US Release Date: 10/27/2006
Cate Blanchett and Brad Pitt in Babel.
Babel is movie that's trying to make a point and the point is that when people can't or won't communicate, bad things happen. The point it really makes though is that people make stupid decisions and then guess what? They have to accept the consequences of those decisions. It's a depressing film with hardly any likable characters, so maybe its real point is that there are idiots around the globe. Except you get the feeling that some of these idiots you're supposed to feel sorry for.
The movie weaves four storylines together. Brad Pitt and Cate Blanchett are the biggest names in the film, but they get no more screen time than the rest of the cast, despite what you might have been lead to believe by the previews. They play the "ugly American tourist" couple on a bus tour of Morocco trying to patch together their damaged marriage. A couple of young boys are playing around with a new rifle they were given by their father to shoot jackals and they start firing it at passing cars. One of their bullets hits Blanchett in their tour bus. Brad calls his nanny in San Diego and tells her that he needs her to stay with their children instead of going to her son's wedding since he has no one else to stay with them. Instead, the nanny takes the children into Mexico with her, despite not having their parent's permission and even though she is an illegal alien. The fourth storyline bears only a tenuous connection to the other stories and involves a Japanese, deaf mute teenage girl living in Tokyo with her father. She is the only character in to the movie who invokes sympathy, but then how hard is it to make an audience feel sympathy for a cute, but deaf, teenage girl who is alienated, confused and alone?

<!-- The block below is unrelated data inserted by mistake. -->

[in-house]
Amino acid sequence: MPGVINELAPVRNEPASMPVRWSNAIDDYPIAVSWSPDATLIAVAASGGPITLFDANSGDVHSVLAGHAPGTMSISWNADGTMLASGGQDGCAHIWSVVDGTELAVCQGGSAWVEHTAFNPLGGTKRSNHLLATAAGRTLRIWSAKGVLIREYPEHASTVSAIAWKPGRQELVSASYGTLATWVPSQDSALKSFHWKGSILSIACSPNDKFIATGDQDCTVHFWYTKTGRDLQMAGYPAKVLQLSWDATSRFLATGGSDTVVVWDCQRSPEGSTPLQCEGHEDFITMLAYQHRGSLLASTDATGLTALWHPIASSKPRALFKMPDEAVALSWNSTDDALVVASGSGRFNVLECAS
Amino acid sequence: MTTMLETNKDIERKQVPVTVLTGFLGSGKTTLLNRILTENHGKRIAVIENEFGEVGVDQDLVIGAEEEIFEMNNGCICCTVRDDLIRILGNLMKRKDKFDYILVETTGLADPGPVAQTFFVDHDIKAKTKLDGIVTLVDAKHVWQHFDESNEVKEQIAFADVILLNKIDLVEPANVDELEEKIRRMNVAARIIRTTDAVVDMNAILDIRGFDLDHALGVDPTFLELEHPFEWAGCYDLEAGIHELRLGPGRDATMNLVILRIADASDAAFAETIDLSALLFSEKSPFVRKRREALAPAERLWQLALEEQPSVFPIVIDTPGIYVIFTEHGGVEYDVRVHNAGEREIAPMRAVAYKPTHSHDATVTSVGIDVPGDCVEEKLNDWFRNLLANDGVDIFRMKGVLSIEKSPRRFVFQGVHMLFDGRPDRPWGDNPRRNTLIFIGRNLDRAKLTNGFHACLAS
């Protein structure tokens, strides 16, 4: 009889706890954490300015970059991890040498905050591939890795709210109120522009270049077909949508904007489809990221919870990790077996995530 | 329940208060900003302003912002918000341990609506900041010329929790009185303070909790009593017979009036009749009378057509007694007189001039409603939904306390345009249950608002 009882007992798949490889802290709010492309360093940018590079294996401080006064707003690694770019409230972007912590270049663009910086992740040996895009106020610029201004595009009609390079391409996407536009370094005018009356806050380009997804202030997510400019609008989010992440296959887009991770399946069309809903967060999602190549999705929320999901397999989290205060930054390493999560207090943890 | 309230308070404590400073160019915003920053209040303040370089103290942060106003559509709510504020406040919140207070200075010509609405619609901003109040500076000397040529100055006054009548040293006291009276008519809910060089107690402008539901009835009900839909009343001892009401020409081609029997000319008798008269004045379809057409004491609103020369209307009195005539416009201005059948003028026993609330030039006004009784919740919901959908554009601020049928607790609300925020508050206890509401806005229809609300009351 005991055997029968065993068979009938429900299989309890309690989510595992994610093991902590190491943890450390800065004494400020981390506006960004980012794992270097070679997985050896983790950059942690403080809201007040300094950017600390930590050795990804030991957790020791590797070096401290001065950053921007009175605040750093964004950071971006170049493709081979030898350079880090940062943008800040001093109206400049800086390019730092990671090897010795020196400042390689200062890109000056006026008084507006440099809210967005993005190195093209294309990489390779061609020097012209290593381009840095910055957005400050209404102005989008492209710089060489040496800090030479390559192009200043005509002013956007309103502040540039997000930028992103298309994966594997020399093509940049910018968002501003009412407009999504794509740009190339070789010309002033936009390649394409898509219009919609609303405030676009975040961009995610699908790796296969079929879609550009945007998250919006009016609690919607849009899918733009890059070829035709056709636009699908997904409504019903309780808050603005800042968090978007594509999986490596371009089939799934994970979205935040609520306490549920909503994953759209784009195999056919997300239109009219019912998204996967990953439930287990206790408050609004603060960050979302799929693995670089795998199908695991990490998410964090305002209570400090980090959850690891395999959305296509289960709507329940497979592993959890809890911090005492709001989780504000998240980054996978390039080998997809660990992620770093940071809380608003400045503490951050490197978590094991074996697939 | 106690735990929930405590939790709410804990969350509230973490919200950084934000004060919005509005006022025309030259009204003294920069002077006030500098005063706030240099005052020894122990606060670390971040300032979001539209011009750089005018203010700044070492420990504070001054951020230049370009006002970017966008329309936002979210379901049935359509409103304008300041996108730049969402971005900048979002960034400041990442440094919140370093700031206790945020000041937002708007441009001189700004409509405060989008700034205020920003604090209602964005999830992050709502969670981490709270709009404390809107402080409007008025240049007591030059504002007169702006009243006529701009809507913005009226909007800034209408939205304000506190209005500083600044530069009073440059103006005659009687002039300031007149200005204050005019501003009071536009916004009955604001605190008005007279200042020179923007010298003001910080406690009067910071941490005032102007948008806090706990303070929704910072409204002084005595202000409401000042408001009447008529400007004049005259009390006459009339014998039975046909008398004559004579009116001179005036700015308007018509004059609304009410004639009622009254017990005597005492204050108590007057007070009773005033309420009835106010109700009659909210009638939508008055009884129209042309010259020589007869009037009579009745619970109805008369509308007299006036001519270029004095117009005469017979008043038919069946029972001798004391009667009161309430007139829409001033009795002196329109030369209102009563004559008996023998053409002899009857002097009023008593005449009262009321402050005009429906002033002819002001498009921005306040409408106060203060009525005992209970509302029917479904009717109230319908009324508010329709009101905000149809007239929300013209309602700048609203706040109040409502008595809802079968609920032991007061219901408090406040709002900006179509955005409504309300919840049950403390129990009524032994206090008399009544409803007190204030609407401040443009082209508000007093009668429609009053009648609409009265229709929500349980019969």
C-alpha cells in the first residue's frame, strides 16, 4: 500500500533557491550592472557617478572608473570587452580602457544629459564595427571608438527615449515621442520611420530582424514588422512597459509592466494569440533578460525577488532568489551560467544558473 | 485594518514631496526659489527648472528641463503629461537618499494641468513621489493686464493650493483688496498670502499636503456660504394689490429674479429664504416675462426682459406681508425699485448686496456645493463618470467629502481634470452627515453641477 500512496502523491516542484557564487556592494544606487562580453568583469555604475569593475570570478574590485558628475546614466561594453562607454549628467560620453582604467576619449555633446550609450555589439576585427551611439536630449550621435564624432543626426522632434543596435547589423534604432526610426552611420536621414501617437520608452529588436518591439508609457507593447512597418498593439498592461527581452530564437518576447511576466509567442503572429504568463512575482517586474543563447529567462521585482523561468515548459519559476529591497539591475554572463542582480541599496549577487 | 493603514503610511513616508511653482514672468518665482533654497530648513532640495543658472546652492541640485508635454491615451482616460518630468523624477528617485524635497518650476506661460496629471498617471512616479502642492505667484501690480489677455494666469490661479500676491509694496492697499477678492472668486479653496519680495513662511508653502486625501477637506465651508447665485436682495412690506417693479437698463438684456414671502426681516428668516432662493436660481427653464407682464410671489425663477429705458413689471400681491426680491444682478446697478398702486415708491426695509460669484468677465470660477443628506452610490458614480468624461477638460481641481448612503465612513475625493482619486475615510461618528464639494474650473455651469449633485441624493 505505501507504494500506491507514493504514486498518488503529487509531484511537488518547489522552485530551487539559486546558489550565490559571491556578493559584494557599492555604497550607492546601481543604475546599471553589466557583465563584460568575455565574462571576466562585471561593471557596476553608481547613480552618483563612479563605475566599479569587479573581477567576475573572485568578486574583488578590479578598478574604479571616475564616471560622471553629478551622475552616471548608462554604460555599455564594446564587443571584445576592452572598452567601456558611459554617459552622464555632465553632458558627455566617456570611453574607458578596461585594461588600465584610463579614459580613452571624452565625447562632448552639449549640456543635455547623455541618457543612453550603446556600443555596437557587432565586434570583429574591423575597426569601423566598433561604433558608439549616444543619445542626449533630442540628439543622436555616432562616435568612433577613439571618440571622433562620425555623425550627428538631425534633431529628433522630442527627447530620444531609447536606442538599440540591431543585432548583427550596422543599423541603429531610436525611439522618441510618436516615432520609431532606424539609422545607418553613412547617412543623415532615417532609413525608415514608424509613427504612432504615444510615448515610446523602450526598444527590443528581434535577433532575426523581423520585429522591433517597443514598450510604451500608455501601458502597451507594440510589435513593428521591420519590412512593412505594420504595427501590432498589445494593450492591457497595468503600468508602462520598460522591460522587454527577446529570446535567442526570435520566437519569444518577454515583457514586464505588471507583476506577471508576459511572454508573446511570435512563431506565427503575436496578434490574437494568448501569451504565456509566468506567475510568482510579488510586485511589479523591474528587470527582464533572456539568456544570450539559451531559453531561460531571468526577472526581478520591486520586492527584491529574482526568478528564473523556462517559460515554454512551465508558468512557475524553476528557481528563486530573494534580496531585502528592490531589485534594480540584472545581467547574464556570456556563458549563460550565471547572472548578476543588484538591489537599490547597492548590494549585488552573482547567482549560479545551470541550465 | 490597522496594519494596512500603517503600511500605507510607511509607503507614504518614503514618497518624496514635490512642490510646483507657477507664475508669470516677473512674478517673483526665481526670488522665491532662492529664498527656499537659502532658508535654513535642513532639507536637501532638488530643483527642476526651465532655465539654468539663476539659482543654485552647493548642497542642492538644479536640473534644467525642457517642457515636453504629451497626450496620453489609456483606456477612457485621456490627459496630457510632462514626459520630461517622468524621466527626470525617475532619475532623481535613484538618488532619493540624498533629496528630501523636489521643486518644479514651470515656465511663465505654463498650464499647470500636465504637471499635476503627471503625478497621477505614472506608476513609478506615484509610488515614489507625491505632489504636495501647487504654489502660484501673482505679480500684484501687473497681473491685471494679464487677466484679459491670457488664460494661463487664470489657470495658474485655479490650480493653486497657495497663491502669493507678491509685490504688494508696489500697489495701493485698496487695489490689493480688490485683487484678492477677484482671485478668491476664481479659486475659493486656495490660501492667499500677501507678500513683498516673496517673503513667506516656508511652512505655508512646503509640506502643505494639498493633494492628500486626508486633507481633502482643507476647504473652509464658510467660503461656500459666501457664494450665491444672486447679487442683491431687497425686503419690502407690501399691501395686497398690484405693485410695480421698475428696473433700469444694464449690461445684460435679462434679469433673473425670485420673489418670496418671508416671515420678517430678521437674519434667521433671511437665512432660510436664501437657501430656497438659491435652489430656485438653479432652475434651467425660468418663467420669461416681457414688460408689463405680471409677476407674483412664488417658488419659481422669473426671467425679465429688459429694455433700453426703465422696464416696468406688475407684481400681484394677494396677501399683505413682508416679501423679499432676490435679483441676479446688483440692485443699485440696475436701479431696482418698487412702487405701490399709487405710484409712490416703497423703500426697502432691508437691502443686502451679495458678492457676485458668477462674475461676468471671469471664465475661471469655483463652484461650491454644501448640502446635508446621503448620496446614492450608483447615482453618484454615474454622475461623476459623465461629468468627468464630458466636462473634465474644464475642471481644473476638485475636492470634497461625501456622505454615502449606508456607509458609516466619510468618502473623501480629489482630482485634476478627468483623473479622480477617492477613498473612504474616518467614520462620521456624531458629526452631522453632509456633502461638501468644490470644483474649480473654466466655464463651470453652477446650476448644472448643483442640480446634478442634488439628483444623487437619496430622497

Everyone in this movie makes mistakes. Pitt's mistake is thinking that a vacation will solve his marriage and I know the film makers want you to think he's rude and intolerant of the locals and yes, he is insensitive, but how about someone in the audience has their wife shot sitting next to them and then see how calmly and perfectly they react. The boys make the obvious mistake of playing with a gun as if it were a toy. The teenage girl makes the mistake of thinking that sex will some how help her find acceptance in the world and make up for the loss of her mother. And lastly, the Nanny, who understandably wants to go to her son's wedding, makes every mistake you can possibly imagine. At the end she has a scene that is supposed to make you feel sorry for the predicament that the film makers have put her in, but I could muster no sympathy for her.
While the message might be a bit murky, the production values are top notch. From the gritty desert to the neon colored streets of Tokyo, the movie transports you visually around the world with a "you are there" feeling. The acting is equally well done. While Pitt and Blanchett are the big names, it is Rinko Kikuchi as the Chieko, the Japanese teenager who steals the movie. Although the movie does run too long, it runs at a quick, frenetic pace that means it never drags.